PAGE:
I have personally never considered rescinding a recommendation I had written, but remember talking to a colleague at another school a number of years ago who was thinking about doing so.  It would take something egregious on the part of the student, and I would simply inform the college that “My recommendation is no longer valid” without offering any explanation.  I would assume that the statement itself would raise a red flag.


So what behavior is egregious enough to take this step?  In the Stoughton case I don’t have enough information to know whether the student making the swastika out of tape is just being a stupid teenager (not to downplay the offensiveness of the symbol) or is a potential danger to both his high school and college communities.  Stupidity (or my being offended) is not cause enough to rescind.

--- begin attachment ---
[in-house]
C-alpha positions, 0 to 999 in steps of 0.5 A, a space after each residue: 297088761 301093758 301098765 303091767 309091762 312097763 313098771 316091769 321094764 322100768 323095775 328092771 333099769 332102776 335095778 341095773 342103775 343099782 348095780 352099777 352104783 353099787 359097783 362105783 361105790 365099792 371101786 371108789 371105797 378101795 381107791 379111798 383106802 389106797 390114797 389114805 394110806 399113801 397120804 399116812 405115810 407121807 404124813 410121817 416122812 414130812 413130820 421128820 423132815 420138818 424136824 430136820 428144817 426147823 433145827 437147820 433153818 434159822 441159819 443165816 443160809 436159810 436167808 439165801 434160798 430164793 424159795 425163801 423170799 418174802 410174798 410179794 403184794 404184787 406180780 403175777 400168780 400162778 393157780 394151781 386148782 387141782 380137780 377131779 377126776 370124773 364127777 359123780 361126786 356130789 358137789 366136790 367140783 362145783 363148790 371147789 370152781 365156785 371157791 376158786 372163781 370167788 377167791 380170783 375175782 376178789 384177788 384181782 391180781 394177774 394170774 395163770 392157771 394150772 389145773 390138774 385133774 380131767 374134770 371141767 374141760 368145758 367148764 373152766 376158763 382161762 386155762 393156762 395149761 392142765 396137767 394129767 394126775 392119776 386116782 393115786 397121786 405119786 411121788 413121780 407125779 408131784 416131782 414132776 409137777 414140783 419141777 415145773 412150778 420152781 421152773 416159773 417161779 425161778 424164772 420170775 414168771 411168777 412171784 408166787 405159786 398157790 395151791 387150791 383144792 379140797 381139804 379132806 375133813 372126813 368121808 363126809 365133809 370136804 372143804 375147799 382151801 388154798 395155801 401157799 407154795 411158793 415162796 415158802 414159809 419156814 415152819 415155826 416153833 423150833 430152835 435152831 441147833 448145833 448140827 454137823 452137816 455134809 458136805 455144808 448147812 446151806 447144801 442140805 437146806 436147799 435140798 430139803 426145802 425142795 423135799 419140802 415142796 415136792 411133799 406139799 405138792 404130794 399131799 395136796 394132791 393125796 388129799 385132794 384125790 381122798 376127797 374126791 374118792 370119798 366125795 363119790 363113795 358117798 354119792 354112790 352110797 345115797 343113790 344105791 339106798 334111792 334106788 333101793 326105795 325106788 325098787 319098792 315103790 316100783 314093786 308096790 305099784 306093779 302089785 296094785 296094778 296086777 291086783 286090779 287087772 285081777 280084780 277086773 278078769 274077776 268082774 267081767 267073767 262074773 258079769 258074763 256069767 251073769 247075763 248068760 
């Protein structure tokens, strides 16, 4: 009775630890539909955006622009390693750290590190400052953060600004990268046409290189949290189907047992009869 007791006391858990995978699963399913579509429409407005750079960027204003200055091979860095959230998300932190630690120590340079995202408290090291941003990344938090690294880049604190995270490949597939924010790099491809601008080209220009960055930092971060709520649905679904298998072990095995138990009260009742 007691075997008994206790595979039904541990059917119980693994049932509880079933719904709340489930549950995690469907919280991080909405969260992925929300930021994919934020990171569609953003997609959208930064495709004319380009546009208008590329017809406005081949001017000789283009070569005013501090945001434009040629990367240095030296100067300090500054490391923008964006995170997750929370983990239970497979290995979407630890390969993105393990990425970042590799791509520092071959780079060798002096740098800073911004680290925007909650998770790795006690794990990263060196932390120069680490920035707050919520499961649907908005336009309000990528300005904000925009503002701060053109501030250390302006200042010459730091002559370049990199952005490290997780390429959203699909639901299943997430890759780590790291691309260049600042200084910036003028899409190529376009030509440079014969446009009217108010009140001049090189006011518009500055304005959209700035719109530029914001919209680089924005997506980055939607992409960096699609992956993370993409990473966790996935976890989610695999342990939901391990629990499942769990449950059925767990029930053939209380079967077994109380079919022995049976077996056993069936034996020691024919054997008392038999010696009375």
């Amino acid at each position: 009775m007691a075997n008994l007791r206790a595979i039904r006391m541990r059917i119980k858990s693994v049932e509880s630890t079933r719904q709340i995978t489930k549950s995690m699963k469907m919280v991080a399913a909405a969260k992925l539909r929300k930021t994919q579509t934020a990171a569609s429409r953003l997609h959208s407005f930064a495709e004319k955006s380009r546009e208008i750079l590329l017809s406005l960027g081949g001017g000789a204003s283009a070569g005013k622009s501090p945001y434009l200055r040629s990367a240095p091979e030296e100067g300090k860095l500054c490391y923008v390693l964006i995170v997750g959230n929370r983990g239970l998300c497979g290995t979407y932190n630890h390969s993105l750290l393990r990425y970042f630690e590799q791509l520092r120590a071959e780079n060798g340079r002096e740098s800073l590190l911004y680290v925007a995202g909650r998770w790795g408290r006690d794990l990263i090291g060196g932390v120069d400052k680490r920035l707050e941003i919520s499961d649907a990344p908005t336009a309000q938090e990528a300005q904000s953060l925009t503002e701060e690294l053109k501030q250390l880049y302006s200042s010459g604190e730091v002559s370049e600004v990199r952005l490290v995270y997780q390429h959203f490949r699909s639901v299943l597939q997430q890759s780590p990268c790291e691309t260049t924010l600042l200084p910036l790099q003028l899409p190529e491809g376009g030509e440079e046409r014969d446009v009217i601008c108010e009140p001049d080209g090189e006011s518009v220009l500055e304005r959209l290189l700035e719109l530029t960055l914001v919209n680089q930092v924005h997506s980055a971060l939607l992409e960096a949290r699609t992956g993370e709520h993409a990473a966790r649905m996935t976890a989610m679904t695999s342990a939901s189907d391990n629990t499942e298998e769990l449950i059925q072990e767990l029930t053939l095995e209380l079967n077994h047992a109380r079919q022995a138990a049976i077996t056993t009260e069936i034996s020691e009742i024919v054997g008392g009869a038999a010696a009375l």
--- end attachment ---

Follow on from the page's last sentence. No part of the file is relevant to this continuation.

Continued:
That seems to be a point of contention in this incident.  The Stoughton police determined that this didn’t meet the definition of hate crime, but it is clear that a number of teachers felt that the student wasn’t sufficiently disciplined for what they considered hate speech.   The three teachers were disciplined after the parent of the student who made the swastika contended that the boy was being targeted by teachers.


Should a teacher be disciplined for rescinding a letter of recommendation?  In this case it appears the teacher was suspended more for volunteering the reason for rescinding than the rescinding itself.


The fact that two other teachers were also disciplined suggests larger issues within the school.  These kinds of incidents are teachable moments, and if teachers are prohibited from addressing them it leaves a void of rumor and innuendo that can make the issue much worse inside the school and in the community.  I also wonder about the school’s procedure for reporting disciplinary offenses to colleges.  If a school policy is to report nothing, then the only option a teacher would have to alert college officials about a student who might be dangerous would be through rescinding a recommendation.


Is this an isolated incident, or another example that offensive speech will come out of the closet in the Trump Era?  Time will tell.